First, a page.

One of the cautions against using canned air is that the powerful force might drive particles into crevices or vents and be difficult to remove if they cause a problem.Air puffer is less powerful and less likely to do that but it might.i use an air puffer to blow dust etc off the drone, or you can use canned air ,i make it part of my pre flight routine at home before i go out, at the same time you can check for damage, when you check the props you will often find insect splatter on them, just get a wet wipe or some damp kitchen roll and remove it and check for any damage, the same if there is splatter on the body of the drone
I suppose that could be a good idea if there was a protective coating of some sort that could be sprayed or applied to the drone, that would protect against any corrosion. I too leave my car close to the water and over time the build up of salt can be quite a lot so I can only imagine what it could potentially do to my drone over time.Never gave much thought to the seawater part. I live on Long Island & at the moment my car is parked 10' above sea level & just 50' away from in inlet. I remember a product we used for computers, an electronics wash, obviously not water based but basically spayed it on & blew it off with canned air.
From a photographers point of view the real damage from canned air is the liquid propellant that can escape and splatter sensors and other internal bits and bobs.One of the cautions against using canned air is that the powerful force might drive particles into crevices or vents and be difficult to remove if they cause a problem.Air puffer is less powerful and less likely to do that but it might.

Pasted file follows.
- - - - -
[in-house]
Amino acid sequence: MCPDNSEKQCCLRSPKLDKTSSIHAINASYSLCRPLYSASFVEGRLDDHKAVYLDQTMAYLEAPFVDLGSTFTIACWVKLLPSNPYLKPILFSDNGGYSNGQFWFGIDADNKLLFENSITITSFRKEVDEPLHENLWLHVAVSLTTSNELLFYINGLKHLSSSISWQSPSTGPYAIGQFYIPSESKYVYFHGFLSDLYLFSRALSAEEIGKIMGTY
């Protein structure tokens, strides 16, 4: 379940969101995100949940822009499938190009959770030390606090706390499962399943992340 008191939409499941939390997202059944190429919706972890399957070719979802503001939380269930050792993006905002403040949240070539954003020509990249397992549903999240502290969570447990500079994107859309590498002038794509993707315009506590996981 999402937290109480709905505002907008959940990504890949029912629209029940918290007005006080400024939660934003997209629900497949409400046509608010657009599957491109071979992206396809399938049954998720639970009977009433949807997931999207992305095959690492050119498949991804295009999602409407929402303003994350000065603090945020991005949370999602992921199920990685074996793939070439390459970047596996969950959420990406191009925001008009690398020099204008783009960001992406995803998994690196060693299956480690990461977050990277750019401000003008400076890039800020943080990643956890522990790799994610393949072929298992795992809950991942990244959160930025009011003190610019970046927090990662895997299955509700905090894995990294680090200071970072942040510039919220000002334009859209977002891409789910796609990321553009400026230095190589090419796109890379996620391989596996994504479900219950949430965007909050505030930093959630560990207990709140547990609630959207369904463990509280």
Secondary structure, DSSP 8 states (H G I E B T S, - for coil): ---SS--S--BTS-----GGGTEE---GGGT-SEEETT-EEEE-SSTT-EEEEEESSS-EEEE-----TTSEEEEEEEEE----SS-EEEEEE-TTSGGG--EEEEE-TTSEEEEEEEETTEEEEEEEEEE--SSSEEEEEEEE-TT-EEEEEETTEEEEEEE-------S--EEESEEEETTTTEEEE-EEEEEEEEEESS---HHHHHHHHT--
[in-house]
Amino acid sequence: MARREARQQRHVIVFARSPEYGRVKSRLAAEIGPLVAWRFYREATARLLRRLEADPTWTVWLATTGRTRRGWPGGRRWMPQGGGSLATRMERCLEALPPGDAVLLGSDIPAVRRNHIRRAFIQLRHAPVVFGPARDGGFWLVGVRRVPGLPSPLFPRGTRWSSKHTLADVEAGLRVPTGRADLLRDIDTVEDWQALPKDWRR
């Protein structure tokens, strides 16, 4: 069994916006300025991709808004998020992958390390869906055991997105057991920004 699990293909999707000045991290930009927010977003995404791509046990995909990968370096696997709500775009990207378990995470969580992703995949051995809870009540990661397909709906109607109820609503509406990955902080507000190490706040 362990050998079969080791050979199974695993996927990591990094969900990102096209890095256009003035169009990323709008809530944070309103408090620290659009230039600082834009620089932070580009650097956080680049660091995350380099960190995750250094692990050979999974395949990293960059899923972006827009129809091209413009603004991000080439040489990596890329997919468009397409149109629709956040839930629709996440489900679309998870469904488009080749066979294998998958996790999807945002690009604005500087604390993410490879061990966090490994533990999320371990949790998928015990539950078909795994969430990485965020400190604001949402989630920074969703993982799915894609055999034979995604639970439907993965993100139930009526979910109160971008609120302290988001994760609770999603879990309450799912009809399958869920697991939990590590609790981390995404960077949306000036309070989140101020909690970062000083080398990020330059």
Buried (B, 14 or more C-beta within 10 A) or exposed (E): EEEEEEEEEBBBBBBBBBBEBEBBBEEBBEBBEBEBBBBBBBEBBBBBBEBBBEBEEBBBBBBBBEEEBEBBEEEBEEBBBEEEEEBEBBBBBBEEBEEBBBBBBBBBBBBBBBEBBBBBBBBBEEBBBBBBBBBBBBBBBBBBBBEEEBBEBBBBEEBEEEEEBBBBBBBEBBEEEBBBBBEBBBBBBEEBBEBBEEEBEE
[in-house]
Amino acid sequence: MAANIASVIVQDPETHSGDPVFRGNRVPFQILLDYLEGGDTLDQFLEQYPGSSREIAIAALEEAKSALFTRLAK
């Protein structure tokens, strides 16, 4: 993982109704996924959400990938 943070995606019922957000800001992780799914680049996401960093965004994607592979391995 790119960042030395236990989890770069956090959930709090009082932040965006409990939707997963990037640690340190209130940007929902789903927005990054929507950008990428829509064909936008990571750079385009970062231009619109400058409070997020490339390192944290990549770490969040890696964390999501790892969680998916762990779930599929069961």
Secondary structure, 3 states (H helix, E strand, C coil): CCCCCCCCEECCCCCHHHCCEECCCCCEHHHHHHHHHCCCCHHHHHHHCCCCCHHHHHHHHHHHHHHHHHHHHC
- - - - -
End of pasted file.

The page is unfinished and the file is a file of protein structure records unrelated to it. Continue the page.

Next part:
The best use for canned air is to shake the can,turn it upside down and spray a fly in midair.Fly will freeze and fall and shatter on impactFrom a photographers point of view the real damage from canned air is the liquid propellant that can escape and splatter sensors and other internal bits and bobs.
Your post reminds me of my USAF days, where there was a similar rule on fresh water wash for aircraft flying below a certain altitude above ocean water - I think there was also an exposure duration there too...don't think a wash was required every time you flew an over water approach.I’ve wondered this since owning my MPP, i fly a lot over the sea and coast and I’ve always wondered if the salty sea air will have a negative effect on any of the motors or internals.
I work in aviation and when our aircraft fly below 500ft over seawater the engines require fresh water washes.
I know a drone is a lot different but I guess the principles are very similar but on a much smaller scale. Would salt crystals form in places I can’t see/reach over time?
Would my drone be getting salty air through any of the vents of in the motors? I try my best to clean the drone after each flight which is over the sea, but it’s always something that played in the back of my mind.
So it will always get dirty? Even with hand catching and launching?
Same in Arizona... one reason sunsets and “afterglow” is so beautiful here is the incredible amount of suspended particulate (dust) in the air... almost as bad is when all the citrus trees bloom and the pollen blows into the air... every thing literally turns yellow.The air is full of dust and bugs. Here in AUS anyway. Just and and do maintence and enjoy flying